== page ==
Policy in the time of Climate Change
Senior Fellow, Manhattan Institute for Policy Research
Politicians and activists frustrated by slow progress on climate change blame what they say are intractable characteristics of the issue: collective-action problems, long timeframes, nor do any of them explain why progress has been slow. Indeed, focus on the domestic policy debate is entirely misplaced. The question that matters is what infrastructure trajectory the developing world will follow, and on that point the U.S. government has woefully little influence. A better analog for climate change is world hunger; obsessing over carbon footprints is this generation's version of eating our vegetables because children in Africa are starving. Mr. Cass discusses how far the popular conception of climate change has drifted from its underlying physical and economic realities, how that disconnect has skewed the political and policy debates, and what a more constructive approach might look like as hopes for global action fade away.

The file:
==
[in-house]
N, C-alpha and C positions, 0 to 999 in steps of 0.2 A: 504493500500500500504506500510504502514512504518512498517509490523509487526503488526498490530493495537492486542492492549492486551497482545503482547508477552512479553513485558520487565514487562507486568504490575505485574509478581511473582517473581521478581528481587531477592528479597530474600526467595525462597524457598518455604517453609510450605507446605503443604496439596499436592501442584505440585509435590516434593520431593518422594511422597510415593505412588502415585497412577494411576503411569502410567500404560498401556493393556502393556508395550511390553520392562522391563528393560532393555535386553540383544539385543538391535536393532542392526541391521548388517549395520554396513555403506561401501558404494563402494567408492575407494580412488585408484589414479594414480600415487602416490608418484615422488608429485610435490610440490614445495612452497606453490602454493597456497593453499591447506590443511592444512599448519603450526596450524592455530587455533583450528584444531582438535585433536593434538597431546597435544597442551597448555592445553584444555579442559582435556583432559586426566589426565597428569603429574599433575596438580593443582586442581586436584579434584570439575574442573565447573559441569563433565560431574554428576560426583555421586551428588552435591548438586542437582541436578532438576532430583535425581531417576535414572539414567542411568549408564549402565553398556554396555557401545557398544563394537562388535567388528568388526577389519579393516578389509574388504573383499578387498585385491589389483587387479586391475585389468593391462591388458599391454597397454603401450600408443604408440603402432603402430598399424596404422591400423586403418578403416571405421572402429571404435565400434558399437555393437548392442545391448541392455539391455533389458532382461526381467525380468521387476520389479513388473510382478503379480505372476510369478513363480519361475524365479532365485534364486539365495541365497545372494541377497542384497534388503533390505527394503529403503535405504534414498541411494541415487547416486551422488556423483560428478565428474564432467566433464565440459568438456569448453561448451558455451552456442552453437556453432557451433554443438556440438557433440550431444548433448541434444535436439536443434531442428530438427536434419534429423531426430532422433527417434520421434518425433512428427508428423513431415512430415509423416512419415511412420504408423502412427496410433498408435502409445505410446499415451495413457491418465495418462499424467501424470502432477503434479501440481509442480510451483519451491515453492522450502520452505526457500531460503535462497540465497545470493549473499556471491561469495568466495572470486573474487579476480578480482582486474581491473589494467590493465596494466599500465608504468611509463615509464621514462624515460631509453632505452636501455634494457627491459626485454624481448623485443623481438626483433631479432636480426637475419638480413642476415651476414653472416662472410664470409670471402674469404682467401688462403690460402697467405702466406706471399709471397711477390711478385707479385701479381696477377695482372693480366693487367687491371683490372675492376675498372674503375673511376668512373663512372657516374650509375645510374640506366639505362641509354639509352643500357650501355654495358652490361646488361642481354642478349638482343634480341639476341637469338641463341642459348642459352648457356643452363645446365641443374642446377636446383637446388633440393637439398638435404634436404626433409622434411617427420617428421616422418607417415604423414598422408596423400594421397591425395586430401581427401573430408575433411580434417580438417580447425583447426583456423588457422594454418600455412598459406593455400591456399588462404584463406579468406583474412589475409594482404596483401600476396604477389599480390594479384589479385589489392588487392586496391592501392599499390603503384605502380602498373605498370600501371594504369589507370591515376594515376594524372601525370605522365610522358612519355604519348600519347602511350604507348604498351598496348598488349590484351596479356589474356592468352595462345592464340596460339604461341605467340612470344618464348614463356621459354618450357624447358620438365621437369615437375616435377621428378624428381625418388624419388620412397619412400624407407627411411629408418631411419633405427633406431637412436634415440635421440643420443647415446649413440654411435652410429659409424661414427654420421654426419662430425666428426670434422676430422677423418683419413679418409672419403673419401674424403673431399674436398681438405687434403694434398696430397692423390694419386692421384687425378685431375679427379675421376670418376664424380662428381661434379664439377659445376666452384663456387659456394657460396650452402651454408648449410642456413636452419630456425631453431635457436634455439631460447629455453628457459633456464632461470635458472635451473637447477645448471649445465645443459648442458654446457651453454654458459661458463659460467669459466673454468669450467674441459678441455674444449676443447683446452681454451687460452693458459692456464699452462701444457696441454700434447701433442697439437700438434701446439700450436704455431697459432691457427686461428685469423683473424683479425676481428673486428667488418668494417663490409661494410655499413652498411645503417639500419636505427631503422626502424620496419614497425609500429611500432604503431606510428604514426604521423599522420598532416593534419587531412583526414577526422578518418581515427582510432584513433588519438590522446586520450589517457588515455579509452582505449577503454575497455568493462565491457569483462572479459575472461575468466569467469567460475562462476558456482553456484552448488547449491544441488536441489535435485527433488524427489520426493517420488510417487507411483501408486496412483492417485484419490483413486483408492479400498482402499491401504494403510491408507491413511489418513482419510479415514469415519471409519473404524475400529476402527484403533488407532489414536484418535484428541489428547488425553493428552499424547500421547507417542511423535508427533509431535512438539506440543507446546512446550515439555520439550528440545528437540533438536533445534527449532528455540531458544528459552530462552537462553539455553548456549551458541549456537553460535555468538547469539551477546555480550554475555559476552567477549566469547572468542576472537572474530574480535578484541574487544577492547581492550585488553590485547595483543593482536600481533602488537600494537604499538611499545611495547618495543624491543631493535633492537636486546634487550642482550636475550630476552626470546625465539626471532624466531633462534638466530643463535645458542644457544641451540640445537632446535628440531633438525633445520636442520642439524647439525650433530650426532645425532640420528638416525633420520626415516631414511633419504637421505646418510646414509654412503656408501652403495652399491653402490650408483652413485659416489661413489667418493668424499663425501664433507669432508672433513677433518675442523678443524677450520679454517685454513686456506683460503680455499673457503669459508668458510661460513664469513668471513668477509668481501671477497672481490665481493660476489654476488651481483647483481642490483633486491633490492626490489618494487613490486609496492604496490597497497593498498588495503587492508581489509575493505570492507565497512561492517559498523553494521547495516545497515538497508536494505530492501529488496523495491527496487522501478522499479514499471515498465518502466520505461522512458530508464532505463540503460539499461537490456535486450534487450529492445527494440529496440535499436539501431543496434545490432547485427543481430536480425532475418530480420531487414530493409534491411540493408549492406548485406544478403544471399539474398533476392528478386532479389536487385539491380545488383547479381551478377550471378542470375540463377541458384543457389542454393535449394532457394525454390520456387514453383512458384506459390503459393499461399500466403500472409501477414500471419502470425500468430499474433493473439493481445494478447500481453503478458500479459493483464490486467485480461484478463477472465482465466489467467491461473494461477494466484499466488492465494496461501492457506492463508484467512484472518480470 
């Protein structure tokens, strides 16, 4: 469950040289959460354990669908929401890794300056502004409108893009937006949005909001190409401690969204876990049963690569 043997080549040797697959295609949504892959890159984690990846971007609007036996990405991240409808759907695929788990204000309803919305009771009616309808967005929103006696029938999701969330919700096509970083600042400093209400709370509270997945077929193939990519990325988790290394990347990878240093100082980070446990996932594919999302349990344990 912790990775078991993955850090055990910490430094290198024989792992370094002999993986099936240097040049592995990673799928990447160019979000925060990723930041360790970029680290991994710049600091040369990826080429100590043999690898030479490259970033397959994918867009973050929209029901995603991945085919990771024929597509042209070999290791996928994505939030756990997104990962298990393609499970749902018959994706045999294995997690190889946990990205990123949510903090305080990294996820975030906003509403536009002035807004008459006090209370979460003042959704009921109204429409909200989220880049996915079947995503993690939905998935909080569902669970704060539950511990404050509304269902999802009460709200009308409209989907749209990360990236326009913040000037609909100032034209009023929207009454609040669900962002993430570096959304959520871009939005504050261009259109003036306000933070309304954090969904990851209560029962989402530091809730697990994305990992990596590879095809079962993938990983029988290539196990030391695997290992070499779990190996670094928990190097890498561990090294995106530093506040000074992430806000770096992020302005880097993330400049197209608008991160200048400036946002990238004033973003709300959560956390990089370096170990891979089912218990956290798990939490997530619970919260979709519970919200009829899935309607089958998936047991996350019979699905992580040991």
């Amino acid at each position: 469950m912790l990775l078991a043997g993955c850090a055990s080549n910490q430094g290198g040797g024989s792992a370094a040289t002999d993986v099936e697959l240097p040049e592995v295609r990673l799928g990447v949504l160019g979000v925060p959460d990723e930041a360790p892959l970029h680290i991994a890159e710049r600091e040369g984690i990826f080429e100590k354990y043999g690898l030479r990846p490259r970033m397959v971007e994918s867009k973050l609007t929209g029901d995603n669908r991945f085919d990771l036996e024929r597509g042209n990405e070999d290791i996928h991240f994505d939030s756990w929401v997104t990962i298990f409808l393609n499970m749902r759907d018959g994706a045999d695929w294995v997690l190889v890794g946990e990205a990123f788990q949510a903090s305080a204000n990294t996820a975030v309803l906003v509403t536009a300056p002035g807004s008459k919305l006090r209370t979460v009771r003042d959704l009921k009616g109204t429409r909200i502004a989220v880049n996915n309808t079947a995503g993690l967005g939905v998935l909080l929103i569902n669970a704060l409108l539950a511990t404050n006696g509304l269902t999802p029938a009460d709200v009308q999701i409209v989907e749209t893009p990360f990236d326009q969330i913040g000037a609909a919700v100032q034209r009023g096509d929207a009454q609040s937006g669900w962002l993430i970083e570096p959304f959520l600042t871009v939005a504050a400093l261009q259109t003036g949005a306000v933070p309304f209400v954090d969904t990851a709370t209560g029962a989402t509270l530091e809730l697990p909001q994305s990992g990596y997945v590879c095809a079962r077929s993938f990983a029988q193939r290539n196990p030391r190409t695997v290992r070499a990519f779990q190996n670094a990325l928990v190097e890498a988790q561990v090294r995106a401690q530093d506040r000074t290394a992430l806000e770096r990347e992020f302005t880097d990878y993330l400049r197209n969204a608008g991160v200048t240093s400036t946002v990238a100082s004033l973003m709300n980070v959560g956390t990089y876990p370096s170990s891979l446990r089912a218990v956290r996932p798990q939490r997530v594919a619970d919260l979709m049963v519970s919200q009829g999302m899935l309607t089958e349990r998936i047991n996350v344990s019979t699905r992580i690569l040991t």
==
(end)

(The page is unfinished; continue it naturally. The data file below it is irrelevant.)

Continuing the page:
Lecture was held in the Escondido Theatre, located in the Student Union Building at Texas Tech University in Lubbock, TX.